Microsoft Hotmail gets account theft protection
In a posting on the Windows Team blog, Microsoft has announced two new functions aimed at enabling Hotmail users to recover their accounts should they be taken over by criminals. Previously, an attacker who had obtained a user's password via phishing, a trojan or unencrypted Wi-Fi could lock the user out of their account simply by changing the password. Unless the actual user had entered an alternative e-mail address for a password reset and had remembered the security question, there was no way of reclaiming the account.
Microsoft has now introduced the ability to have a password reset code sent via SMS, allowing users to regain control of their accounts. This does, however, require the user to have entered their mobile number prior to having their account taken over. The SMS message contains a code which can be entered on the Microsoft web site to reset the account's password.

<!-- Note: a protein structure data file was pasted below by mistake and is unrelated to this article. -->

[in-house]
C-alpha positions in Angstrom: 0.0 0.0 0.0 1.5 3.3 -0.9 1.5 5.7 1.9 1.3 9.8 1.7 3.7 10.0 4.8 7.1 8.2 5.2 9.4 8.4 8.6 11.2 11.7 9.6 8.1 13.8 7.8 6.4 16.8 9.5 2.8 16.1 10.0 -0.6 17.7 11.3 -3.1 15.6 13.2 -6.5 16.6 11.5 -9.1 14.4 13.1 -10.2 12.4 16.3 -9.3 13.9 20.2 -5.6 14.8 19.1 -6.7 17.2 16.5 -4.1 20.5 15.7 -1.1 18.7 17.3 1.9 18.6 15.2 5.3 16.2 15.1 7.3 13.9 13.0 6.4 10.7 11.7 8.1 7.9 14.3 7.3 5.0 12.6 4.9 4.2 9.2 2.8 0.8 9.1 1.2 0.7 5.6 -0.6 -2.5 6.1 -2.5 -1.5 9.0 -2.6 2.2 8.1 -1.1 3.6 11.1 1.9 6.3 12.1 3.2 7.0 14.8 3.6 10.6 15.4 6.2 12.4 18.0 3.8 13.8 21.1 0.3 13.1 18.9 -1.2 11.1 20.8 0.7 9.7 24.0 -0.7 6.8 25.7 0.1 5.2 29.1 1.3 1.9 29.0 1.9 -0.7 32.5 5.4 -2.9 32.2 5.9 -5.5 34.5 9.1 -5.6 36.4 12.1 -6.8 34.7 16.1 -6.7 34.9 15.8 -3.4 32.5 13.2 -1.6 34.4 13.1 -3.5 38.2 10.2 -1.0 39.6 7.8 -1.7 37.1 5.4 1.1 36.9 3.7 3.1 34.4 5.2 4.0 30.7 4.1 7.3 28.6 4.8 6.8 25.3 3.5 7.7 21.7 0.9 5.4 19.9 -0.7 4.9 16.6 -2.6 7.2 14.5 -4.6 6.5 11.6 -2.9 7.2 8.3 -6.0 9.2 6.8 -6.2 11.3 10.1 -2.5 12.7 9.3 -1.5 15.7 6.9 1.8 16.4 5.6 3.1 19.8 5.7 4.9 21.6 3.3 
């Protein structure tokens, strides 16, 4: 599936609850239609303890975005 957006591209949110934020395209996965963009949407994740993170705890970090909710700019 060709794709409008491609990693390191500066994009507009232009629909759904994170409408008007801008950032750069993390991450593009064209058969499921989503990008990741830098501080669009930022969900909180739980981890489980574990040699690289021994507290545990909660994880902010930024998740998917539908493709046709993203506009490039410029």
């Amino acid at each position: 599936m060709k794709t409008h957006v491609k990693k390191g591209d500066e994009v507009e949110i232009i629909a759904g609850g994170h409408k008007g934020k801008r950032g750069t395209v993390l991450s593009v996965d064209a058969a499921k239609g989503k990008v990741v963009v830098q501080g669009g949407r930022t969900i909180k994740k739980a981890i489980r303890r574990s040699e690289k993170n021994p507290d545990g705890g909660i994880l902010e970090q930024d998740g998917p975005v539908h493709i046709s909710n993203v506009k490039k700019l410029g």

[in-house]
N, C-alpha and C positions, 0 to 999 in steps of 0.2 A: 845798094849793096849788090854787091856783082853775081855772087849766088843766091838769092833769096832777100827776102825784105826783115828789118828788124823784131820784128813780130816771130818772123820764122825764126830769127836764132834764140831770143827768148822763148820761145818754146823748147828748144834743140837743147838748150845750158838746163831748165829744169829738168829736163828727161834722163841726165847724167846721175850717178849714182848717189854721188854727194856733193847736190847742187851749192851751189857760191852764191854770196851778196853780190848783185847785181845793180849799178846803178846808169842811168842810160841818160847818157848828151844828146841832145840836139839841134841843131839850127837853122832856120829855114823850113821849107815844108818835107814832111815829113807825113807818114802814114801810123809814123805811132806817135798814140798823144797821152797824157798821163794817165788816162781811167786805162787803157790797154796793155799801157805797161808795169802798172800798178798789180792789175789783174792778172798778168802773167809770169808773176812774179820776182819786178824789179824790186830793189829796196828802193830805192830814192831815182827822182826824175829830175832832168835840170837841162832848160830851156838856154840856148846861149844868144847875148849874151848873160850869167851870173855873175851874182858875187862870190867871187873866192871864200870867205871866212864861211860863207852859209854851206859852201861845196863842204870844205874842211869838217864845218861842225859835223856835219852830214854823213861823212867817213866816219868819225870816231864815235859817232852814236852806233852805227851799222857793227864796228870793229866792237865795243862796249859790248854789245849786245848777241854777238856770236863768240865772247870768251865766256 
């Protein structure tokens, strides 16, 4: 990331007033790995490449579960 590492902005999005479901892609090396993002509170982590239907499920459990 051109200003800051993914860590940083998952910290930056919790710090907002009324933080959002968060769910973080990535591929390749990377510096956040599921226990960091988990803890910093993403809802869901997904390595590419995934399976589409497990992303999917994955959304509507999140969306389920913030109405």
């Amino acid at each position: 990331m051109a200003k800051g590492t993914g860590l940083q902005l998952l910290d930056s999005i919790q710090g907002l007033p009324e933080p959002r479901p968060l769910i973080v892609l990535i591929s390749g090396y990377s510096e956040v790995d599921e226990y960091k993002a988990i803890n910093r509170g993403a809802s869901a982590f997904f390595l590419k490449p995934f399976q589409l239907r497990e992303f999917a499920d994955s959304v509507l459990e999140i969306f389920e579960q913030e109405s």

Microsoft has also introduced a "Trusted PC" function which links a specific PC to the Hotmail account, allowing it to be used to reset the password without requiring the actual password. These functions are also useful for the absent-minded.
To prevent the bad guys from simply changing these new options, they can only be changed in combination with the other options. To change the mobile phone number, for example, the user has to give their consent through one of the other options (email, Trusted PC or security question). Microsoft has also announced that the entire Hotmail session will in future be SSL encrypted – previously it was only the login process which was SSL protected.